• Use tokens as a replacement for PII• A token is an identifier that has no mathematical mapping to the individual being identified – E.g. number people in tutorial arbitrarily – Your number becomes a unique identifier for your PII stored in the cloud – I keep mapping between you and your token privately according to jurisdictional lawsNICTA Copyright 2012 From imagination to impact 107
  • Example of token use• Original data – John Doe – Sensitive information• Token table (kept locally to conform to privacy laws) – John Doe – Token for John Doe• Data stored in cloud – Token – Sensitive information• Take join of token table and data table in cloud and the original data is restoredNICTA Copyright 2012 From imagination to impact 108
  • How about jurisdictional problem?• Tokens – Technique for decoupling PII from identifier. – Adds a level of indirection and protects that level locally• Does this solve jurisdictional problems? – I don‟t know – PerspecSys says it does “http://www.perspecsys.com/how-we-help/data-residency/”NICTA Copyright 2012 From imagination to impact 109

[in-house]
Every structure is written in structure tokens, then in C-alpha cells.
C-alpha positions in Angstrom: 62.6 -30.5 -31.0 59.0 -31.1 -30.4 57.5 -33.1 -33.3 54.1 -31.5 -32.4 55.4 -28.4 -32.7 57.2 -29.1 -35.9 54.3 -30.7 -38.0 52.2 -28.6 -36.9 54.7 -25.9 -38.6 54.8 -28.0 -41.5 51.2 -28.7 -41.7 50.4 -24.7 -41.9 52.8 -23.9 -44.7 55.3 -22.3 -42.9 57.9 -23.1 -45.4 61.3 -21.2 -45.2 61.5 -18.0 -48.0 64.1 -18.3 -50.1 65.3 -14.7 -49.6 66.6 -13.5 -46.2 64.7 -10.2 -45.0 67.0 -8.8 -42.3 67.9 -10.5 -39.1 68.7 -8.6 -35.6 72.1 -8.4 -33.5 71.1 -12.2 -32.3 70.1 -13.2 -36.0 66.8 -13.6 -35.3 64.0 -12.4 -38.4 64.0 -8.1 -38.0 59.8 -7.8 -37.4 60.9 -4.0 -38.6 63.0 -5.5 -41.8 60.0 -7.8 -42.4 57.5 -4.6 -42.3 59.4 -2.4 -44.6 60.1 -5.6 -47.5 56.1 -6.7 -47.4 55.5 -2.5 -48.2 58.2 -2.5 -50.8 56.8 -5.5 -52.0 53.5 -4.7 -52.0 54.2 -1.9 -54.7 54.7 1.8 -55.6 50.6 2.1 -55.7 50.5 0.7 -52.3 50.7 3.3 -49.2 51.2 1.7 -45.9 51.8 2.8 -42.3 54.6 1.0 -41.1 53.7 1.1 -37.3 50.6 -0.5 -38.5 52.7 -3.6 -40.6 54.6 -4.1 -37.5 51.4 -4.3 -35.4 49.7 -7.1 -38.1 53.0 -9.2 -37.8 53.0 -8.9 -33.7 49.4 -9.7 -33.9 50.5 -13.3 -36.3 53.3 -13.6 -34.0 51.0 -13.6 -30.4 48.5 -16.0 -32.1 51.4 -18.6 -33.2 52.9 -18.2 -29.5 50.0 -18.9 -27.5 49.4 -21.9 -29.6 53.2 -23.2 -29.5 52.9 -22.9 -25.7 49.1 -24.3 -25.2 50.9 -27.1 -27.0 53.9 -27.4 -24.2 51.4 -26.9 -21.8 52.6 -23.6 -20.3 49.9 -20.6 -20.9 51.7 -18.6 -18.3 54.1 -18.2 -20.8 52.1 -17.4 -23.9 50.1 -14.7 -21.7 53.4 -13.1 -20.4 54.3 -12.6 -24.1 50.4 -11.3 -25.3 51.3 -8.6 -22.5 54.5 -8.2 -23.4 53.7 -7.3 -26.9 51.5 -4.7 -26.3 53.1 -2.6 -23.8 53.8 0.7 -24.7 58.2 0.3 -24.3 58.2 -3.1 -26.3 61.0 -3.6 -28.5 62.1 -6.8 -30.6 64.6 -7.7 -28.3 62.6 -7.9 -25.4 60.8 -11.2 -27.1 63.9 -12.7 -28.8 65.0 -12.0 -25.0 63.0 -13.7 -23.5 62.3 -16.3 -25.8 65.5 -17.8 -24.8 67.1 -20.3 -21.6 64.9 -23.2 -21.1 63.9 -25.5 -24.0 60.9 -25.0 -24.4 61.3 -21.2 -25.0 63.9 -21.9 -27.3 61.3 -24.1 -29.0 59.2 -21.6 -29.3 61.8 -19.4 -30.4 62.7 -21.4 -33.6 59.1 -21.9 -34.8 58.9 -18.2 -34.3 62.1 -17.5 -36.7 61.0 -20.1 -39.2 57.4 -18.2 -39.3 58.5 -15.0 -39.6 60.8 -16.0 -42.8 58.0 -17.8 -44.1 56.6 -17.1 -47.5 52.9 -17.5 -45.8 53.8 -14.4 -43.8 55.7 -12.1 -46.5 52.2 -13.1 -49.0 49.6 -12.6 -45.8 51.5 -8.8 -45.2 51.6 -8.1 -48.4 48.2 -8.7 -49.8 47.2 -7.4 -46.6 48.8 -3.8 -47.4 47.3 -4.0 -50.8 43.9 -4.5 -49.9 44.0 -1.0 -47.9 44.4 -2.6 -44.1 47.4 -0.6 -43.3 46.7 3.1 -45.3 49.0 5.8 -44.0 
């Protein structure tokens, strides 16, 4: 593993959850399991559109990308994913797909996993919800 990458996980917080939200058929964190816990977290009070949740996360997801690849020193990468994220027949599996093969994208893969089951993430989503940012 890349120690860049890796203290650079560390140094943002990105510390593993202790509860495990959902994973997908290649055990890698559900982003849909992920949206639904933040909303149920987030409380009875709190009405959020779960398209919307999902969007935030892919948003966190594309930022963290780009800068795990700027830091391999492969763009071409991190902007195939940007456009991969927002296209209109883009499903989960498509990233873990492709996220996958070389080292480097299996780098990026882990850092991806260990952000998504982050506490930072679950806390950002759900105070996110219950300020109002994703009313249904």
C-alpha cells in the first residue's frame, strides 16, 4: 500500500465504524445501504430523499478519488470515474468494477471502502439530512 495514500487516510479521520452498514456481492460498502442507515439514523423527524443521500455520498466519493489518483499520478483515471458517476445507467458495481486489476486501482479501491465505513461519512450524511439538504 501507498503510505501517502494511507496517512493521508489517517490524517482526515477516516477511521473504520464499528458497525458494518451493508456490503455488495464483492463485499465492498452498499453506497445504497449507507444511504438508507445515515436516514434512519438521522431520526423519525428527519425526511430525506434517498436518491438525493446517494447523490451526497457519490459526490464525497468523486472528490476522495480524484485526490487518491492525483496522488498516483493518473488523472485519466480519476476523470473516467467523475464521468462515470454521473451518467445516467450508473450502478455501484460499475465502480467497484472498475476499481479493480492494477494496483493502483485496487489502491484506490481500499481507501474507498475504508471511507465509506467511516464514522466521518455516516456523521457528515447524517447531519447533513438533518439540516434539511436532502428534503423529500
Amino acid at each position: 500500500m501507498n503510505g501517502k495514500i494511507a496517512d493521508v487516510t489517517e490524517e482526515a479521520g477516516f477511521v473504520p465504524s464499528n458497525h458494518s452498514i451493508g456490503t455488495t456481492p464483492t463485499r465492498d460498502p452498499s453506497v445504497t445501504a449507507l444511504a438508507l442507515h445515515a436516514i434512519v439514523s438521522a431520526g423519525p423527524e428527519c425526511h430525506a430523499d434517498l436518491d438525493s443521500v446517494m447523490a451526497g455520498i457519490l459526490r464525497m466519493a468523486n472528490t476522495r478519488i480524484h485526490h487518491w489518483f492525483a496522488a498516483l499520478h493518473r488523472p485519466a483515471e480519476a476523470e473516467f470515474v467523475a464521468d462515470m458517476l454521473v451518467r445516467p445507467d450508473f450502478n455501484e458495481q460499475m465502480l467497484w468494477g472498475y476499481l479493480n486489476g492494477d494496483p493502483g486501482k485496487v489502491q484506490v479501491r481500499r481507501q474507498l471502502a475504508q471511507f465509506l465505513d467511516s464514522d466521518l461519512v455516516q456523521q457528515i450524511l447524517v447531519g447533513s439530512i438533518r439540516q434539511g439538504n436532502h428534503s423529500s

• QuestionsNICTA Copyright 2012 From imagination to impact 110
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  • Netflix Corporation• Launched in 1998 after founder was irritated at having to pay late fees on a DVD rental.• DVD Model – Pay monthly membership fee that includes rentals, shipping and no late fees – Maintain online queue of desired rentals – When return last rental (depending on service plan), next item in queue is mailed to you together with a return envelope.• Customers rate movies and Netflix recommends based on your preferencesNICTA Copyright 2012 From imagination to impact
  • Streaming video - 1• Streaming video service introduced in 2008• Customers can watch Netflix streaming video on a wide variety of devices many of which feed into a TV – Roku set top box – Blu-ray disk platers – Xbox 360 – TV directly – PlayStation 3 – …• Customers can stop and restart video at will. Netflix calls these locations in the films “bookmarks”.NICTA Copyright 2012 From imagination to impact
  • Streaming video - 2• Initially, one hour of streaming video was available to customers for every dollar they spent on their plan• In Jan, 2008, every customer was entitled to unlimited streaming video.• In Nov, 2011 Netflix changed billing model to have separate charges for DVDs and streamingNICTA Copyright 2012 From imagination to impact